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A caravan of food trucks

Food trucks are among the hottest trends in college dining. Here are some new examples.

Food trucks are becoming almost ubiquitous on college campuses. Each year more universities get in on this new revenue stream, and some campuses with trucks are adding another to the mix. The designs and menus often reflect the culture of the university, and the uses are almost as varied as the designs. In addition to serving as mega-kiosks, food trucks are mobile concession stands, temporary grab-and-go outlets for spaces being renovated and even mobile kitchens that can allow catering departments to operate in venues where kitchens do not exist. This month, FSD takes a look at five of the newest food trucks to appear.

Dining Hall Supervisor Nick Krause and Group Leader Nicole Bates show off examples of the twisted gyro burger popular at Rutgers’ Knight Wagon.

Rutgers’ Knight Wagon pays homage to the school’s Scarlet Knights and goes wherever outdoor events are held.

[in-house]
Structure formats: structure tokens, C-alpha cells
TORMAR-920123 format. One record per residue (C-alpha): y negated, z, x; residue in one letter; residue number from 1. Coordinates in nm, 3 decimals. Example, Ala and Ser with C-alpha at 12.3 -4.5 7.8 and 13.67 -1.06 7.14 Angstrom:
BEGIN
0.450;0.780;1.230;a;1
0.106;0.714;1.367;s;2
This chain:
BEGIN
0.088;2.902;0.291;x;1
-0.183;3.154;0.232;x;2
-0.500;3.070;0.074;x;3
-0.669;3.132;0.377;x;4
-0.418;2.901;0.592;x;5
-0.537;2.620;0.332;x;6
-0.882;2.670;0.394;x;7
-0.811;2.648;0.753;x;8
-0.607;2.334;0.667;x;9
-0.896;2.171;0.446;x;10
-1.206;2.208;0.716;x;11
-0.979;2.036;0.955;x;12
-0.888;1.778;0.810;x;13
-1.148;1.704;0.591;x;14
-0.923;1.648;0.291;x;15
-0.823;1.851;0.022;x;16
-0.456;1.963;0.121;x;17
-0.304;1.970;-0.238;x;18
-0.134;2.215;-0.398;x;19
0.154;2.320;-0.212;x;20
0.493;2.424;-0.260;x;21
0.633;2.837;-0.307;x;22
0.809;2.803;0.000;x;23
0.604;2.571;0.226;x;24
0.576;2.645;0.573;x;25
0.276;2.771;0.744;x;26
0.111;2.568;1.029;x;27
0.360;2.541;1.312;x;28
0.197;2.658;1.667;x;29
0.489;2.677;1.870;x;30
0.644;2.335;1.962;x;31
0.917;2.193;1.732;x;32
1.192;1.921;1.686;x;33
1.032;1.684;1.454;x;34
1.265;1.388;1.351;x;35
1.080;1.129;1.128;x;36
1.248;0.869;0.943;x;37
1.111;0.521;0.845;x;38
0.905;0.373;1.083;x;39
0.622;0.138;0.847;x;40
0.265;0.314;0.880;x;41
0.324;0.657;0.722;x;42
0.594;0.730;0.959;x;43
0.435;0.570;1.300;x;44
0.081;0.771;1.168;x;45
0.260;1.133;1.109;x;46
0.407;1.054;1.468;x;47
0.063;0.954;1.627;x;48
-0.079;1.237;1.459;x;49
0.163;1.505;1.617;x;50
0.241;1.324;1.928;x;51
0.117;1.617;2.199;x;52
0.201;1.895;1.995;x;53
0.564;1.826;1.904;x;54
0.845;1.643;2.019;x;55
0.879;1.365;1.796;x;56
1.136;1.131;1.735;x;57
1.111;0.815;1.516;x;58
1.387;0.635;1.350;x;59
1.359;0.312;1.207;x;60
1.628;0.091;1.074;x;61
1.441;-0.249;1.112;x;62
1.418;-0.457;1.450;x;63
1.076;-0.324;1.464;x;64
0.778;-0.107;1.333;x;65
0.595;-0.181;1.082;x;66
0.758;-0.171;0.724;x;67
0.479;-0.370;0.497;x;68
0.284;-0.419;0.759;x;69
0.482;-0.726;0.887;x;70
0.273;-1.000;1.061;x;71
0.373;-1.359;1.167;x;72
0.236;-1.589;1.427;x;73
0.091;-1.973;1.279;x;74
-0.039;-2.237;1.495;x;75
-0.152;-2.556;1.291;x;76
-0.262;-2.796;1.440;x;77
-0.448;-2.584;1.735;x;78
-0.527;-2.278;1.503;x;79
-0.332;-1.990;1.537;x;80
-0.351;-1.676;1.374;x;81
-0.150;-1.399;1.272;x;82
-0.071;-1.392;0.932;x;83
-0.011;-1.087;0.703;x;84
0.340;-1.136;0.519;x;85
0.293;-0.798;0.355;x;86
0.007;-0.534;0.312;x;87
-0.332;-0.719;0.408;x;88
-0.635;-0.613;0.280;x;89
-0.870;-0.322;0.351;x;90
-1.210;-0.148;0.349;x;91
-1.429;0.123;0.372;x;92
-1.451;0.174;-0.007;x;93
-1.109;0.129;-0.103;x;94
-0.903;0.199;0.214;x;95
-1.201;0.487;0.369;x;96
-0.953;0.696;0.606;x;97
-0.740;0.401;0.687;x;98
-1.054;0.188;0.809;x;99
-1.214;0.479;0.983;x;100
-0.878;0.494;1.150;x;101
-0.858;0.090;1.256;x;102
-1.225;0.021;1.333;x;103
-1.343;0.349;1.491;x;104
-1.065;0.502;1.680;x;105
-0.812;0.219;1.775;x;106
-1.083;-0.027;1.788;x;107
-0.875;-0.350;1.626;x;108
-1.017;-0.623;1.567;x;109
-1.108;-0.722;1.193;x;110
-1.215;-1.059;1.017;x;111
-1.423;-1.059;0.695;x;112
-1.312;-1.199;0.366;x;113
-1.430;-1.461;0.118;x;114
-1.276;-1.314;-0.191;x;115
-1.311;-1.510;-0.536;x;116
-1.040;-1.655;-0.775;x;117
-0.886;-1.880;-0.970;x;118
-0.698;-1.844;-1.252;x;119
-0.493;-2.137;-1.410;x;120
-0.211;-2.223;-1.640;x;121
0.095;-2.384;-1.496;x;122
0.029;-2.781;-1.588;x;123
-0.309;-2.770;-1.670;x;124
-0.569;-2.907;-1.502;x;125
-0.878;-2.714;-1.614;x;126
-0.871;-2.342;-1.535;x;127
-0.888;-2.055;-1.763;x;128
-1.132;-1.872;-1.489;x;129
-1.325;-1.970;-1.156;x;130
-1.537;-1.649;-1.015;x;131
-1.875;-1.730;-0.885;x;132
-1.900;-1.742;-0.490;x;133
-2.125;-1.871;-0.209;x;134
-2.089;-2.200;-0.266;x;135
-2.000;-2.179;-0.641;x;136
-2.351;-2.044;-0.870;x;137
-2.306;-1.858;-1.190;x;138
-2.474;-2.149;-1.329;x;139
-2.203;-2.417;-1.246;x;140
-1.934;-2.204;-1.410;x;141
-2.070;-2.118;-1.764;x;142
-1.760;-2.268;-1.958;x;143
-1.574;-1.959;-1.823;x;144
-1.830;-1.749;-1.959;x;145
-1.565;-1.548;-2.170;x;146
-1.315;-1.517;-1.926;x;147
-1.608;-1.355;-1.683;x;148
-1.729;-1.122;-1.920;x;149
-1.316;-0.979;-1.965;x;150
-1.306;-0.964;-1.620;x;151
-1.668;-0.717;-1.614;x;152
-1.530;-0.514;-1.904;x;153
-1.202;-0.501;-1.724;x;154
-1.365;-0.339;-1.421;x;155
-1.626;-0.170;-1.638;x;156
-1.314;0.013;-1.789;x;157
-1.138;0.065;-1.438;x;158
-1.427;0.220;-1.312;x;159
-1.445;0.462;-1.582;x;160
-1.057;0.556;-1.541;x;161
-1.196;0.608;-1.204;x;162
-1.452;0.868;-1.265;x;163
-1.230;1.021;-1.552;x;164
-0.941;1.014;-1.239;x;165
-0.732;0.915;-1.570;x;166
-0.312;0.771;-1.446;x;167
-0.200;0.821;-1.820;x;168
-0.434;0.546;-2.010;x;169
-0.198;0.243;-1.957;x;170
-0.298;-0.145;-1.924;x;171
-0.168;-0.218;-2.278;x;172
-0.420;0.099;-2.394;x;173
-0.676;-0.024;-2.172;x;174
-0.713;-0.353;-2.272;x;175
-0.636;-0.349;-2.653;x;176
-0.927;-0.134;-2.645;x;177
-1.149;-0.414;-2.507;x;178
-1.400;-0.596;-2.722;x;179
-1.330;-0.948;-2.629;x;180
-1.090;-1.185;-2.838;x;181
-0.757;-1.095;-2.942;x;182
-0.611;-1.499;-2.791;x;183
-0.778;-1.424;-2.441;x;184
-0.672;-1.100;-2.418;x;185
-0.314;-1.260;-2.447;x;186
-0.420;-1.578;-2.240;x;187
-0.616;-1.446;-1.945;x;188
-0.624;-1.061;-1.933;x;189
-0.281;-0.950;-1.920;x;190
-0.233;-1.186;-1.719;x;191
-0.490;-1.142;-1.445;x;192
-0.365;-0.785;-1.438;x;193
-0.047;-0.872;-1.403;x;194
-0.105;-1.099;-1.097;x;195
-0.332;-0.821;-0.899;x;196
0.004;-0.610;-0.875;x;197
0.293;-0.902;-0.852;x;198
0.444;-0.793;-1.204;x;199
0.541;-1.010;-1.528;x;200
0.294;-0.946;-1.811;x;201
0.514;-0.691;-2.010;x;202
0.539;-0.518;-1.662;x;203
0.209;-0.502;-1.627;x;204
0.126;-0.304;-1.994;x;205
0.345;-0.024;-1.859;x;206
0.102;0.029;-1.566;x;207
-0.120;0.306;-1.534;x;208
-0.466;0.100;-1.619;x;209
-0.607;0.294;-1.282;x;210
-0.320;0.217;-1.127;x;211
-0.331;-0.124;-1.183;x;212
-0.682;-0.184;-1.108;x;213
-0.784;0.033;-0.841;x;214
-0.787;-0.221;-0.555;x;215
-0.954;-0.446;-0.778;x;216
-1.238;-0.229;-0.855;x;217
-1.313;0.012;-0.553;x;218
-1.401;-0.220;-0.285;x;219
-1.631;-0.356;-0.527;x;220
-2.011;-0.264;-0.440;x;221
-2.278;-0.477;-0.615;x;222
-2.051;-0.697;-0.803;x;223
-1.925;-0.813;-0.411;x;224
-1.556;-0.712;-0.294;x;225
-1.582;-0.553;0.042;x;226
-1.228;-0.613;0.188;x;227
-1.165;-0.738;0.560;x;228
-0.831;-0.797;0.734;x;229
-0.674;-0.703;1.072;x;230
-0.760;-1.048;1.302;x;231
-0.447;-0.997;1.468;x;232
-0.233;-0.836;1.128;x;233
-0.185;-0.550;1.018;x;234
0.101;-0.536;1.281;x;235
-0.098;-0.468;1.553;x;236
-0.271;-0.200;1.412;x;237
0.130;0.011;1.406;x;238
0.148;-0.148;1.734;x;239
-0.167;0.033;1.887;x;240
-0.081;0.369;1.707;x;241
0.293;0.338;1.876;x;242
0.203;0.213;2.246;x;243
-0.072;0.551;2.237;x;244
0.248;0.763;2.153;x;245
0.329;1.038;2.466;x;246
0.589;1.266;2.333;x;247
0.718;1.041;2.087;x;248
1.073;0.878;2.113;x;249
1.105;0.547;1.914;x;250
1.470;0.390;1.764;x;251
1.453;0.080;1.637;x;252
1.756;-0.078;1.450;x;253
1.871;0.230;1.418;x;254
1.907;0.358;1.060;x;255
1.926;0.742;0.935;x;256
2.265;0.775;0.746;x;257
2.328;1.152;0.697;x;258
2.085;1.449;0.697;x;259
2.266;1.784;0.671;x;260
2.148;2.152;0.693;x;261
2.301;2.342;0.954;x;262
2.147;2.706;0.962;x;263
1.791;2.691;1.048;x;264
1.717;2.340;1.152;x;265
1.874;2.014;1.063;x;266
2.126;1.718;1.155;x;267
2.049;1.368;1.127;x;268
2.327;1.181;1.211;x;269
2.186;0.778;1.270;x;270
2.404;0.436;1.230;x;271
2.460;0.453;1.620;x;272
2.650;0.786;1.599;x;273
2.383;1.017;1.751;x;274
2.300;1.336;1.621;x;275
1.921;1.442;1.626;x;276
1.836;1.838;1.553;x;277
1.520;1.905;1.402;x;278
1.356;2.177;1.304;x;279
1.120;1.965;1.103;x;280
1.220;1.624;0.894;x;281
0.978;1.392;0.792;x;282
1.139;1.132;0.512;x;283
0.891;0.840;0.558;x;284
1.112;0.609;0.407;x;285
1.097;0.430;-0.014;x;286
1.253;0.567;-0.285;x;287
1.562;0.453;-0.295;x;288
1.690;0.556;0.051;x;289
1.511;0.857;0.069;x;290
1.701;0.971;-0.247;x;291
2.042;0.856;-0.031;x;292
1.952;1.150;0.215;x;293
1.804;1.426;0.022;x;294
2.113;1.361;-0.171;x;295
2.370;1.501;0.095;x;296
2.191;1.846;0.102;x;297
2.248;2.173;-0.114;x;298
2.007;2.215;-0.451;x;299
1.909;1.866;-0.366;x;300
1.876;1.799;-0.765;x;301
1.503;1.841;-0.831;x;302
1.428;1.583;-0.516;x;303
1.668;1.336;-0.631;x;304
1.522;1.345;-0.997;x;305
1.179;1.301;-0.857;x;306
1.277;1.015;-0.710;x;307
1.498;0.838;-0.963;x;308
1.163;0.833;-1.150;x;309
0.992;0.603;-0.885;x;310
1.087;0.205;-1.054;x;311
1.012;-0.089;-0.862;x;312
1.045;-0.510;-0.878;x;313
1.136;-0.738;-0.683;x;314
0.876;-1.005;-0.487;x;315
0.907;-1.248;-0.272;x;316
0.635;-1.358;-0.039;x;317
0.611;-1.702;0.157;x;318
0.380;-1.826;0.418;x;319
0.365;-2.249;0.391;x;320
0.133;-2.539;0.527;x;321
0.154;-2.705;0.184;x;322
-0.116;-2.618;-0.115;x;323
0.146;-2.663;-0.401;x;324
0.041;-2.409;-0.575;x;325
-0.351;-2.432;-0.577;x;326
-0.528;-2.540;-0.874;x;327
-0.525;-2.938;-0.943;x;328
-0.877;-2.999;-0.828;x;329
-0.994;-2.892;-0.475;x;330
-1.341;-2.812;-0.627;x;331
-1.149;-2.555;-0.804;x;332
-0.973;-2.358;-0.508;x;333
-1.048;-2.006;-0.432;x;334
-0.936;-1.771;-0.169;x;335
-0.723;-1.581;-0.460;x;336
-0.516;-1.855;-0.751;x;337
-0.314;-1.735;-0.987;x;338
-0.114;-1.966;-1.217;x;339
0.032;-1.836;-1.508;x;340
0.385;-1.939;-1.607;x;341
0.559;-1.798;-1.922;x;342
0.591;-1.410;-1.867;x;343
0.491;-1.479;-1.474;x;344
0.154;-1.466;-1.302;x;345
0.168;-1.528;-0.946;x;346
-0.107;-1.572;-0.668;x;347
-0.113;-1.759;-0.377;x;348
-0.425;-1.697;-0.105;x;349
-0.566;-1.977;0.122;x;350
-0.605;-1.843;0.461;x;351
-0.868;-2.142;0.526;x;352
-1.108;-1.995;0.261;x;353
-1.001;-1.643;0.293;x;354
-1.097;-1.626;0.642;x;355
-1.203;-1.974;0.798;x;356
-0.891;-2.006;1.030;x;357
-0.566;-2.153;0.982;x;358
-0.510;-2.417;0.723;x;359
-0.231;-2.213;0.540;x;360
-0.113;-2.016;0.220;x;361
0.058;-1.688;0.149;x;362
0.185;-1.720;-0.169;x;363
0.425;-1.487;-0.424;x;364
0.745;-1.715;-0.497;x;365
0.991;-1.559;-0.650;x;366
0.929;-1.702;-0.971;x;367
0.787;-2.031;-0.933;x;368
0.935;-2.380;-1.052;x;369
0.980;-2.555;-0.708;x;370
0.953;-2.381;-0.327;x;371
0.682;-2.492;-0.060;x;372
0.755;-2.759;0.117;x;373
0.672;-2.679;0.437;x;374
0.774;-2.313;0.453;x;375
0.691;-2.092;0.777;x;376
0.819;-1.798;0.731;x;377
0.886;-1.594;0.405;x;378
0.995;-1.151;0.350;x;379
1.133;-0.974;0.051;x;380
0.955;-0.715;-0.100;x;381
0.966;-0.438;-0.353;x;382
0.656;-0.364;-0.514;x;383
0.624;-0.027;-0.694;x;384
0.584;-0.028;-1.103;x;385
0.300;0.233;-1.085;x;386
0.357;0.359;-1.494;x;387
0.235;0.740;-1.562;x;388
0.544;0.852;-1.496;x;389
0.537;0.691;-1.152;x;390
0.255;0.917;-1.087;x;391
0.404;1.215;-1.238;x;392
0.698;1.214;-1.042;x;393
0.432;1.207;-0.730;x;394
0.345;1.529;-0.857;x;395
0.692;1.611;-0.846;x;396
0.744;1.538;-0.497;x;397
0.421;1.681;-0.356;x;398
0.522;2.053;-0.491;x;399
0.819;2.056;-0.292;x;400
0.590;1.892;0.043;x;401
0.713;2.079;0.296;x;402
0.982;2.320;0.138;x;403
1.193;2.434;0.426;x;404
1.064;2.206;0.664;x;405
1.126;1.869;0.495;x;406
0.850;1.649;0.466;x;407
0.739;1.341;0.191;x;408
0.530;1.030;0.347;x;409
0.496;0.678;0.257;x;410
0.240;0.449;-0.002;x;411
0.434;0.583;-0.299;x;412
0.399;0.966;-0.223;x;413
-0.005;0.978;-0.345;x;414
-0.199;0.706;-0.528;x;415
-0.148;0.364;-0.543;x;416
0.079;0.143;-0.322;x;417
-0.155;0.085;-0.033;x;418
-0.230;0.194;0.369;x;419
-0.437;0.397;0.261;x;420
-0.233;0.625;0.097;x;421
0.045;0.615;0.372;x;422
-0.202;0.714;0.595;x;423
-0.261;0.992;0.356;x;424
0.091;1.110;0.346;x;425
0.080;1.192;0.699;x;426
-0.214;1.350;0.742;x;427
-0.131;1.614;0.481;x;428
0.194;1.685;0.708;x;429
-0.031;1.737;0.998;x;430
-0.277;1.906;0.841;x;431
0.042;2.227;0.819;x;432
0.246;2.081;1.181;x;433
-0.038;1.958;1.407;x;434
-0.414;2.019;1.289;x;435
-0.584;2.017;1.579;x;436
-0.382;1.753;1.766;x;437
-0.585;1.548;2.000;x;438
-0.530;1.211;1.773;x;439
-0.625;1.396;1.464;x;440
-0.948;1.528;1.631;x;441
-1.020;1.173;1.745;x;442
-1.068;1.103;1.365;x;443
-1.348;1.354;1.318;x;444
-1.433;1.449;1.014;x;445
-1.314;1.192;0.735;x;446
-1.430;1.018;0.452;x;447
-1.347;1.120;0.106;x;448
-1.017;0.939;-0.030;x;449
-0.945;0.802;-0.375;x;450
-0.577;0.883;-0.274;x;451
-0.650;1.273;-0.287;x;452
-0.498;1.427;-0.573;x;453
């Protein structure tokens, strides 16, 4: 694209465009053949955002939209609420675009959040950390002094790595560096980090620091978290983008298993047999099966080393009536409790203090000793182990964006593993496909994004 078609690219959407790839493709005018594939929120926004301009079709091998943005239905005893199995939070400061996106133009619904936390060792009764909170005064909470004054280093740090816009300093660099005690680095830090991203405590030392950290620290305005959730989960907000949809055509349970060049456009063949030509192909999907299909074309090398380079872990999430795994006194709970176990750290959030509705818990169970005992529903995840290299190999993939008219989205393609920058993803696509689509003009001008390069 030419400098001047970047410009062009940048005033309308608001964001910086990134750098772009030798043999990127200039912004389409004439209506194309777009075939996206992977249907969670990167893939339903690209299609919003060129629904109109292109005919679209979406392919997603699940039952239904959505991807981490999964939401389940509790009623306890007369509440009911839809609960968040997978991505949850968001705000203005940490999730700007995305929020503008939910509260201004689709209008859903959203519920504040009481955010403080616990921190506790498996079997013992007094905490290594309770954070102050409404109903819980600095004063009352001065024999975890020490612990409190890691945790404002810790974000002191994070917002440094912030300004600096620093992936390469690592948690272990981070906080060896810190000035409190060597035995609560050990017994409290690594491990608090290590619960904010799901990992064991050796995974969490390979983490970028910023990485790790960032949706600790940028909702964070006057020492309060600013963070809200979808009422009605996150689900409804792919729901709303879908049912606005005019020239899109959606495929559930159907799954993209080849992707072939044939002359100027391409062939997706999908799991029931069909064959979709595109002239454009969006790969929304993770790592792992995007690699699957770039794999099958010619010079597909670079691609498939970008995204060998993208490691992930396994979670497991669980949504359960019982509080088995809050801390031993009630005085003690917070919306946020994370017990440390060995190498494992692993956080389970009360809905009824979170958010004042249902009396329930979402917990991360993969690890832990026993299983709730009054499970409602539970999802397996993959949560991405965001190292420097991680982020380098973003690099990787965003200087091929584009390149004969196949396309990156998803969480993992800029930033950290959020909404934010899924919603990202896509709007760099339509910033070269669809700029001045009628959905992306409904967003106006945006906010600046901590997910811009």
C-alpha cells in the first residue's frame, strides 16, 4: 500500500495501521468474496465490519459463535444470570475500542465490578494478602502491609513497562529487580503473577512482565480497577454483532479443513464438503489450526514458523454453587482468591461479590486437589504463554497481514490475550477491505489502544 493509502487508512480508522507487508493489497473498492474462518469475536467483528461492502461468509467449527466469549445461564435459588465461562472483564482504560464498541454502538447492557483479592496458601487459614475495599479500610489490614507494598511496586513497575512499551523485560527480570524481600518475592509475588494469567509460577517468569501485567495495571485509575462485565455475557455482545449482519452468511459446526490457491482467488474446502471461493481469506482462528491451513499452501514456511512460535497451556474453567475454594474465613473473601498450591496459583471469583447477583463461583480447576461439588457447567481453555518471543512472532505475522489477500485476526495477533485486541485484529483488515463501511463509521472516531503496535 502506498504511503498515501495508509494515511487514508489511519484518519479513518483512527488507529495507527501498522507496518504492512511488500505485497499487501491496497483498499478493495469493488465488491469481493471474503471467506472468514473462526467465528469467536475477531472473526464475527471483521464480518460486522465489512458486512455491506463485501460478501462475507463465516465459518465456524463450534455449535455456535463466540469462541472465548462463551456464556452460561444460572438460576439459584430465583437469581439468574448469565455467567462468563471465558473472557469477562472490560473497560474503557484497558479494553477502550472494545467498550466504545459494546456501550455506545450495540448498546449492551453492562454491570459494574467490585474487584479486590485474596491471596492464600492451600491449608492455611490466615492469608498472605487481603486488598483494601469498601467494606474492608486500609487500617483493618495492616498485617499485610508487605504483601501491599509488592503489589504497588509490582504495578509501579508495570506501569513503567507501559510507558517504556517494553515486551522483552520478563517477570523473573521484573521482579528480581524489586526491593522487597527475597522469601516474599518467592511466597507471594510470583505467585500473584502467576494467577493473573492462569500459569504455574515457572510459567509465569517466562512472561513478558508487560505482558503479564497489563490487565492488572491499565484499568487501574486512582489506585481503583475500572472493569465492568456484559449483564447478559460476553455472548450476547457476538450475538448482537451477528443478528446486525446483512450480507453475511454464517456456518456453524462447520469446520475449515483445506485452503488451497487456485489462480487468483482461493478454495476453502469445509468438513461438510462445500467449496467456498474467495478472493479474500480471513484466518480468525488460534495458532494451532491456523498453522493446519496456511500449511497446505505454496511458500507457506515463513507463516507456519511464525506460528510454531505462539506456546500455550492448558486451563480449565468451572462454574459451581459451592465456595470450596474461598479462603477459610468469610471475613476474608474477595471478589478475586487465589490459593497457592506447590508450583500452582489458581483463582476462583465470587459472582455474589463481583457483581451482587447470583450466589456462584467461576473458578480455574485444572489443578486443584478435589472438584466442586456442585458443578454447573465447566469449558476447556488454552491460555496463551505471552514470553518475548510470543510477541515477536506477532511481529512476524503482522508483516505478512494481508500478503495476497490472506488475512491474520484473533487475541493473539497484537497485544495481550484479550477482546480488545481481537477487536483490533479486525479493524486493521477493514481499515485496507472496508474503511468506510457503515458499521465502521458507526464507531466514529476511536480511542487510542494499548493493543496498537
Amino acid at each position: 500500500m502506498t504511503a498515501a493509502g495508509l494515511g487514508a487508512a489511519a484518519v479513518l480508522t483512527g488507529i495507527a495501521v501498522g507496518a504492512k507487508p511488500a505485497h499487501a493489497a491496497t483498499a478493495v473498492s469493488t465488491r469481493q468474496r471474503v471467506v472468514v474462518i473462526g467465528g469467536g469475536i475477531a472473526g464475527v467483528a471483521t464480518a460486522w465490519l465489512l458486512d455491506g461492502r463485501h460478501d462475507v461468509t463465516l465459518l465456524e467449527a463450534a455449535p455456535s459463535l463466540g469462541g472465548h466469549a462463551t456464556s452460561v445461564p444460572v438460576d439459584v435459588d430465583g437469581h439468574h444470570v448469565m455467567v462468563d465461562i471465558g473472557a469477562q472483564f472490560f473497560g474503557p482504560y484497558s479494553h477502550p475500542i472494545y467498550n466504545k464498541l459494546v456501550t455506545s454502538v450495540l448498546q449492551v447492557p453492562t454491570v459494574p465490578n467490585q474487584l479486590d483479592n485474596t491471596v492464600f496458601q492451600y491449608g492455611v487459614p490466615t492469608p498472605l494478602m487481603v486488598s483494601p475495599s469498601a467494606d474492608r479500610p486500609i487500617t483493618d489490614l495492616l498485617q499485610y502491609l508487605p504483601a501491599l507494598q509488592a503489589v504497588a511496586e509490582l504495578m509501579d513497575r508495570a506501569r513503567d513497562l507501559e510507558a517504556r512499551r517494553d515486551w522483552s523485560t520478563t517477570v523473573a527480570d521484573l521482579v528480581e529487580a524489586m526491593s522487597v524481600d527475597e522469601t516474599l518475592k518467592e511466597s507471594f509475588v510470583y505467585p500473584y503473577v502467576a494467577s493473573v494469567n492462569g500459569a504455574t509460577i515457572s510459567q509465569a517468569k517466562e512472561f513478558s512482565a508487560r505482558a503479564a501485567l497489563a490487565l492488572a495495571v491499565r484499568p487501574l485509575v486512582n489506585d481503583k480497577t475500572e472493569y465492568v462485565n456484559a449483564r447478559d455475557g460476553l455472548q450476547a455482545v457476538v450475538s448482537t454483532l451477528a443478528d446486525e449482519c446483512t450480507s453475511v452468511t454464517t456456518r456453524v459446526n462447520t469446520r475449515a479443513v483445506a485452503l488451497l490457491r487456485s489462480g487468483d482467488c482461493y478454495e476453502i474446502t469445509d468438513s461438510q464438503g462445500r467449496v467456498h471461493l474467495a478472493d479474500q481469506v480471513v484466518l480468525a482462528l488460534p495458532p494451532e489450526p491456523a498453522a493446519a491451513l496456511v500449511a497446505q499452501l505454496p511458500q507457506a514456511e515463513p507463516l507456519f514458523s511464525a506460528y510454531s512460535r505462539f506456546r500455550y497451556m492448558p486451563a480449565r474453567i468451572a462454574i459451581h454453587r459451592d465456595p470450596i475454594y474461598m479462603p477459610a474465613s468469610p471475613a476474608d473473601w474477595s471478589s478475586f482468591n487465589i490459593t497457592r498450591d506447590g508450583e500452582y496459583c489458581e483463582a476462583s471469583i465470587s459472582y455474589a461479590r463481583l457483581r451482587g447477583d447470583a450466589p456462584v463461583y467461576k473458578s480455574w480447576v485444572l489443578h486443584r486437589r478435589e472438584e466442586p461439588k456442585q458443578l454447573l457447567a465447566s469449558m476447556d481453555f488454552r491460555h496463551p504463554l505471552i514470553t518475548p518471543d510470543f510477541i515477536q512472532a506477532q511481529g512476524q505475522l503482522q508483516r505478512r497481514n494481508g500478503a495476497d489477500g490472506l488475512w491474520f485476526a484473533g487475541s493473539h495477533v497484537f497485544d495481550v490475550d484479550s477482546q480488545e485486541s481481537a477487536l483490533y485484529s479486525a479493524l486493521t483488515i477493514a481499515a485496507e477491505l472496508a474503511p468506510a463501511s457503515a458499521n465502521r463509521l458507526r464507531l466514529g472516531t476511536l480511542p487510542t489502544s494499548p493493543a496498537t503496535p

The Knight Wagon’s tight kitchen and three cooks turn out an eclectic array of street food, including The King’s Dinner, a smoked turkey leg. 

Cal Poly Pomona’s Poly Trolley has been resurrected. Originally built in the ’80s, it was garaged for more than 25 years because of budget cuts. It was relaunched in May.

New equipment allows the Poly Trolley to offer items like tempura avocado tacos, sliders and fresh-made potato chips. 

The renovation of Shaw Dining Hall led to the creation of Michigan State’s Eat At State On The Go, which served as a temporary dining facility during the redo. 

The signature item is the smoked cheddar cheeseburger, but “walking salads,” made with warmed tortillas, are also popular. 

The University of Maryland Dining Services posts signage outside of its Green Tidings food truck that exhorts customers to practice environmental responsibility.

Green Tidings is reflective of Maryland’s commitment to fiscal and environmental responsibility: The truck itself is recycled and cost only $30,000 to outfit.

The University of Montana’s Galloping Griz was created in lieu of a snack bar to provide foodservice to 220 students at a satellite campus.  

Concessions Manager Ian Waetje outside the truck, which switches its menu to street foods for late-night service on the main campus. 

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